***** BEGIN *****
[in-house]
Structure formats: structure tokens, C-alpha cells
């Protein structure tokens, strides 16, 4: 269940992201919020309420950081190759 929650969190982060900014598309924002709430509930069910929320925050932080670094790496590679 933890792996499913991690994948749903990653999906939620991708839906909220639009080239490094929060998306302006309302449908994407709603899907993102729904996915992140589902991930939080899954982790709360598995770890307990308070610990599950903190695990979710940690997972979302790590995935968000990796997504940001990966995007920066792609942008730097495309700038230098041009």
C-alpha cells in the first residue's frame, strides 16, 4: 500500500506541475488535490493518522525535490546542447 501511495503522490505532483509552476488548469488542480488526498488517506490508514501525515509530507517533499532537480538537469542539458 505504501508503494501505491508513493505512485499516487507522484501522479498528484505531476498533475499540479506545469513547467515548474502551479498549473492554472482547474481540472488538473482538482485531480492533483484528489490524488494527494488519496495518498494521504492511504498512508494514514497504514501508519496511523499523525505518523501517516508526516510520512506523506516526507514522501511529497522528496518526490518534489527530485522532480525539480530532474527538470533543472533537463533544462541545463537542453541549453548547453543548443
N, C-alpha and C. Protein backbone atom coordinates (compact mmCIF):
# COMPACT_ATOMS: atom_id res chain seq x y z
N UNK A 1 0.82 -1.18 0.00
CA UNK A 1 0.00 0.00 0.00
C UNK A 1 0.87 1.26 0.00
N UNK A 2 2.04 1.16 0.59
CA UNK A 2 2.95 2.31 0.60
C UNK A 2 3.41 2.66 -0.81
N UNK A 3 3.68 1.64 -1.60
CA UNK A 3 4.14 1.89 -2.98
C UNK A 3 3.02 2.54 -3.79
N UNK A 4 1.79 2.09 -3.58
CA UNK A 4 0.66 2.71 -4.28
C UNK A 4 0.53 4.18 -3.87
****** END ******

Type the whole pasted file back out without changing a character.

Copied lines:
[in-house]
Structure formats: structure tokens, C-alpha cells
């Protein structure tokens, strides 16, 4: 269940992201919020309420950081190759 929650969190982060900014598309924002709430509930069910929320925050932080670094790496590679 933890792996499913991690994948749903990653999906939620991708839906909220639009080239490094929060998306302006309302449908994407709603899907993102729904996915992140589902991930939080899954982790709360598995770890307990308070610990599950903190695990979710940690997972979302790590995935968000990796997504940001990966995007920066792609942008730097495309700038230098041009």
C-alpha cells in the first residue's frame, strides 16, 4: 500500500506541475488535490493518522525535490546542447 501511495503522490505532483509552476488548469488542480488526498488517506490508514501525515509530507517533499532537480538537469542539458 505504501508503494501505491508513493505512485499516487507522484501522479498528484505531476498533475499540479506545469513547467515548474502551479498549473492554472482547474481540472488538473482538482485531480492533483484528489490524488494527494488519496495518498494521504492511504498512508494514514497504514501508519496511523499523525505518523501517516508526516510520512506523506516526507514522501511529497522528496518526490518534489527530485522532480525539480530532474527538470533543472533537463533544462541545463537542453541549453548547453543548443
N, C-alpha and C. Protein backbone atom coordinates (compact mmCIF):
# COMPACT_ATOMS: atom_id res chain seq x y z
N UNK A 1 0.82 -1.18 0.00
CA UNK A 1 0.00 0.00 0.00
C UNK A 1 0.87 1.26 0.00
N UNK A 2 2.04 1.16 0.59
CA UNK A 2 2.95 2.31 0.60
C UNK A 2 3.41 2.66 -0.81
N UNK A 3 3.68 1.64 -1.60
CA UNK A 3 4.14 1.89 -2.98
C UNK A 3 3.02 2.54 -3.79
N UNK A 4 1.79 2.09 -3.58
CA UNK A 4 0.66 2.71 -4.28
C UNK A 4 0.53 4.18 -3.87